When it comes to designing patient services for health care, we have the best intentions.
But sometimes we get in our own way when it comes to creating good design. Here’s a few failure modes to watch out for…
1. Mapping only the clinical journey. A patient’s health and wellbeing are comprised of so much more than symptoms. Don’t forget the financial burden. It’s different for every patient and can change significantly throughout a patient’s journey – how she starts is not necessarily how she will be at different points throughout or at the end. Treatment costs change throughout the journey and the patient’s income (or the caregiver’s income) changes, too, as work is missed and benefit status changes. To illustrate how much financial toxicity worries Americans, a recent study by Amino and Ipsos found that Americans are just as worried about a medical bill they can’t afford as they are with being diagnosed with a serious illness.
For example, a cancer patient may have great commercial coverage, but may lose it if she needs to file for disability or has to stop working. Or caregivers/family members may have to miss work or stop working to take care of the patient, contributing to more financial stress. Financial assistance foundations can lose funding. After surviving diagnosis and treatment, a third of cancer survivors experience financial hardship that can put their physical and mental health at risk, according to a 2016 study published in CANCER.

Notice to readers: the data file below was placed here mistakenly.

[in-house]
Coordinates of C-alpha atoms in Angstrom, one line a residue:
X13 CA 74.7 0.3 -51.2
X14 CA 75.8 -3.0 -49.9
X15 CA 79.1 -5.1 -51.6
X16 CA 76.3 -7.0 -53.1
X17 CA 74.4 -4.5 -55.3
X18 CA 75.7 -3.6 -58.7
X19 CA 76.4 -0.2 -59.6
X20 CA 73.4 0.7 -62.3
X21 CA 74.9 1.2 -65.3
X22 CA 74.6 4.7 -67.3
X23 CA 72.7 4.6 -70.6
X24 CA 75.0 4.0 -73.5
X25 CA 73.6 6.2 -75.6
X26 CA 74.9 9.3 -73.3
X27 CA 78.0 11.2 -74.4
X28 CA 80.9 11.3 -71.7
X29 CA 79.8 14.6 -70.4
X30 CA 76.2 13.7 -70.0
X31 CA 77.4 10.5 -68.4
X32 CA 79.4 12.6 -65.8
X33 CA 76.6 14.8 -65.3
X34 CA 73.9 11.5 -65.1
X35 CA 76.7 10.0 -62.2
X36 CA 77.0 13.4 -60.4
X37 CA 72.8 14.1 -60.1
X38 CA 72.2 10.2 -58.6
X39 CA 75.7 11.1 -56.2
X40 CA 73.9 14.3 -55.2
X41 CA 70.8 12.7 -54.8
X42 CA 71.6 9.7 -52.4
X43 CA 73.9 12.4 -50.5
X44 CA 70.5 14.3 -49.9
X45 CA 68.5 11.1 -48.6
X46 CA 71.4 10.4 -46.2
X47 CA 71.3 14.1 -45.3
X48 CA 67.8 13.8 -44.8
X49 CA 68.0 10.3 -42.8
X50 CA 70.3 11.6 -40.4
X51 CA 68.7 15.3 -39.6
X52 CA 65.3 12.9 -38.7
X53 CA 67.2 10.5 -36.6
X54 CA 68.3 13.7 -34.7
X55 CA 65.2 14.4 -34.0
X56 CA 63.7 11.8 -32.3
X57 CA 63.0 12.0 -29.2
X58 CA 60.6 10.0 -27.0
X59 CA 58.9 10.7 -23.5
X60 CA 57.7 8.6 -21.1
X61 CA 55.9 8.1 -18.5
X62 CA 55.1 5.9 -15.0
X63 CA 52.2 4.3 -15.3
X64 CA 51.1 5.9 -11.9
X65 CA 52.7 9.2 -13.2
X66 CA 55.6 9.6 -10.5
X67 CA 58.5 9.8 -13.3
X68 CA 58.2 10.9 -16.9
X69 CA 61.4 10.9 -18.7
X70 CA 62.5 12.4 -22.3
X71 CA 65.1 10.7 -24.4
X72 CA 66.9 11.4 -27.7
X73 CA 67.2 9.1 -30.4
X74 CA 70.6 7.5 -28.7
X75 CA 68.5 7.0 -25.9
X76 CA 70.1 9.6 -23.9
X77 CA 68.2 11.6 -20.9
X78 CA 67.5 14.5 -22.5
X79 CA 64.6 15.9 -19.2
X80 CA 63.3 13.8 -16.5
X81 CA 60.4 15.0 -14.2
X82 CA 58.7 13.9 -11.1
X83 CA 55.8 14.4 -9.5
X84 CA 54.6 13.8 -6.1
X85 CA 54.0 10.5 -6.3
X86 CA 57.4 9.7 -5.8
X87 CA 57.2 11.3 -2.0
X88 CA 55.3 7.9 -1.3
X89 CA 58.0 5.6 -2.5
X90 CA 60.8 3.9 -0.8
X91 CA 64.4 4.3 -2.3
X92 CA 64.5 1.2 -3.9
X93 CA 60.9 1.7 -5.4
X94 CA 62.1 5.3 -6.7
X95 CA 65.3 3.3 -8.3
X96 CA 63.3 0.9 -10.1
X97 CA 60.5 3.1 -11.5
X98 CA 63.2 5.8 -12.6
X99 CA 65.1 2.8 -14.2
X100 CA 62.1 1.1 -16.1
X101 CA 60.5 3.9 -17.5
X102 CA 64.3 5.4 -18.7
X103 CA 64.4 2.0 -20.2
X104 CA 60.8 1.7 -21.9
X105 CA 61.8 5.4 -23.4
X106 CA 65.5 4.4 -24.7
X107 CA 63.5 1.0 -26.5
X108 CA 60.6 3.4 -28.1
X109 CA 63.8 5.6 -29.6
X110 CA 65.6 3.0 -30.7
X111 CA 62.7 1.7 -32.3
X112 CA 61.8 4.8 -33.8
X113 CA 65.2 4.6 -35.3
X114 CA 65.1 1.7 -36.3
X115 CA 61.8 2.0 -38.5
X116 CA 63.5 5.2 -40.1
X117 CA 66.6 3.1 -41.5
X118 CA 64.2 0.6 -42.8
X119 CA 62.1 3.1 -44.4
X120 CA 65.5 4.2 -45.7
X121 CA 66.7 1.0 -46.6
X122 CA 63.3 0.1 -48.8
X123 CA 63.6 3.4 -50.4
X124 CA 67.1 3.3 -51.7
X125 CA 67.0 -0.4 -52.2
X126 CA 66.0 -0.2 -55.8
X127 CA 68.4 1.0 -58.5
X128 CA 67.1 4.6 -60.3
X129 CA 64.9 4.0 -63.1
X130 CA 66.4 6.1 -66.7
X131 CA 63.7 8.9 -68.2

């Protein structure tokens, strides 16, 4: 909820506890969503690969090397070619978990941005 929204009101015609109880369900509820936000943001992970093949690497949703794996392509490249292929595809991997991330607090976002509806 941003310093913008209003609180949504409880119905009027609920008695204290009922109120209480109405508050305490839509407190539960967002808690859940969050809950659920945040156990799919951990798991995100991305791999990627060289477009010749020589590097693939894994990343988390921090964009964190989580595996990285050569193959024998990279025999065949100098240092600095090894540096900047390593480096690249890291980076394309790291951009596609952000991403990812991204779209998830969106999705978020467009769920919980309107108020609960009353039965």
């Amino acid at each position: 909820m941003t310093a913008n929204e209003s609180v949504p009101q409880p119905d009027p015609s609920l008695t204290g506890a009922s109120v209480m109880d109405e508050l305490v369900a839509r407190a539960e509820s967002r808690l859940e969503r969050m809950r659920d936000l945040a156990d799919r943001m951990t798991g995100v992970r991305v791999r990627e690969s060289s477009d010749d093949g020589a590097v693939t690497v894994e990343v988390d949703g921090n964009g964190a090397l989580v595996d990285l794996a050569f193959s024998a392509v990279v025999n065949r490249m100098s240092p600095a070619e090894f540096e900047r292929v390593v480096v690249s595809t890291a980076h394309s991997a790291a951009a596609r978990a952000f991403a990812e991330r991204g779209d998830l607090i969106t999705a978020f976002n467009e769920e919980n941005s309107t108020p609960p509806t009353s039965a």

In recent years, as treatment costs continue to escalate, financial toxicity is increasingly considered an adverse event of cancer care. The pain extends beyond cancer patients to all consumers of health care. The average family premium has risen nearly 20 percent in the last five years, according to the Kaiser Family Foundation. Between 2005 and 2015, out-of-pocket costs such as deductibles, co-pays and co-insurance, have risen 66 percent, which was more than twice the rate of wage growth during that period, according to Kaiser. When we neglect the financial journey of patients, we ignore a significant factor that could greatly impact quality of life.
2. Neglecting to invite legal to the meeting. Legal always gets a bad rap. We tend to think of them as the department of “no.” I’ve planned plenty of workshops or milestone meetings and when I ask clients who we can invite from legal, I often get a look like I have three heads! There’s an assumption that having legal in the room will stifle innovation. But what I often see is worse than that – a team spends several rounds ideating without legal and then when ideas are presented, they are shot down. Co-creating with legal earlier helps surface some very important design criteria that we can use to inspire rather than stifle innovation.
We not only need to put ourselves in others’ shoes, but we must recognize all the shoes there are in a patient’s journey.
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